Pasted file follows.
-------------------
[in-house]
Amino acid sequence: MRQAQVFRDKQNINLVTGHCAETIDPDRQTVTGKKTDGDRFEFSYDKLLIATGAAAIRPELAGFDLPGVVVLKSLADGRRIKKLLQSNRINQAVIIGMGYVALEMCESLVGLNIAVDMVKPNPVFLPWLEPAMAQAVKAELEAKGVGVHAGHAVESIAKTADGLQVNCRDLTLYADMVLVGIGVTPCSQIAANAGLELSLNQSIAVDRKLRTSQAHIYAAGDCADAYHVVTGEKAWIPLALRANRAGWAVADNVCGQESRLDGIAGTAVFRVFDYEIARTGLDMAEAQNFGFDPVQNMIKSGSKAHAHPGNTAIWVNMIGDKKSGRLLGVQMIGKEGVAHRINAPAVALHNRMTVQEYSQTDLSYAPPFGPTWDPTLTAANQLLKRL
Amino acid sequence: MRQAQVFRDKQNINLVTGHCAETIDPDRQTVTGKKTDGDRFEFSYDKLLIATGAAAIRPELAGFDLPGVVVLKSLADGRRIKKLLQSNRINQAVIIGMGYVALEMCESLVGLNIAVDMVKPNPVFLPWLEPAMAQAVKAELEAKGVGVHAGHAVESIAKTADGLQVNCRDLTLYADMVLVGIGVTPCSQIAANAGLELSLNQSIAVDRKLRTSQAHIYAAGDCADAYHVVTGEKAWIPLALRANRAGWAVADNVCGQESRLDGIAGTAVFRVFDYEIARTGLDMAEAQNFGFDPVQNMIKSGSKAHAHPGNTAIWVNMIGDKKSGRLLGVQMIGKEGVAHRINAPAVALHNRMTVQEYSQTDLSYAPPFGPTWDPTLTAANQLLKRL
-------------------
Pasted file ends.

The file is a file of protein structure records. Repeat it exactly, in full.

[in-house]
Amino acid sequence: MRQAQVFRDKQNINLVTGHCAETIDPDRQTVTGKKTDGDRFEFSYDKLLIATGAAAIRPELAGFDLPGVVVLKSLADGRRIKKLLQSNRINQAVIIGMGYVALEMCESLVGLNIAVDMVKPNPVFLPWLEPAMAQAVKAELEAKGVGVHAGHAVESIAKTADGLQVNCRDLTLYADMVLVGIGVTPCSQIAANAGLELSLNQSIAVDRKLRTSQAHIYAAGDCADAYHVVTGEKAWIPLALRANRAGWAVADNVCGQESRLDGIAGTAVFRVFDYEIARTGLDMAEAQNFGFDPVQNMIKSGSKAHAHPGNTAIWVNMIGDKKSGRLLGVQMIGKEGVAHRINAPAVALHNRMTVQEYSQTDLSYAPPFGPTWDPTLTAANQLLKRL
Amino acid sequence: MRQAQVFRDKQNINLVTGHCAETIDPDRQTVTGKKTDGDRFEFSYDKLLIATGAAAIRPELAGFDLPGVVVLKSLADGRRIKKLLQSNRINQAVIIGMGYVALEMCESLVGLNIAVDMVKPNPVFLPWLEPAMAQAVKAELEAKGVGVHAGHAVESIAKTADGLQVNCRDLTLYADMVLVGIGVTPCSQIAANAGLELSLNQSIAVDRKLRTSQAHIYAAGDCADAYHVVTGEKAWIPLALRANRAGWAVADNVCGQESRLDGIAGTAVFRVFDYEIARTGLDMAEAQNFGFDPVQNMIKSGSKAHAHPGNTAIWVNMIGDKKSGRLLGVQMIGKEGVAHRINAPAVALHNRMTVQEYSQTDLSYAPPFGPTWDPTLTAANQLLKRL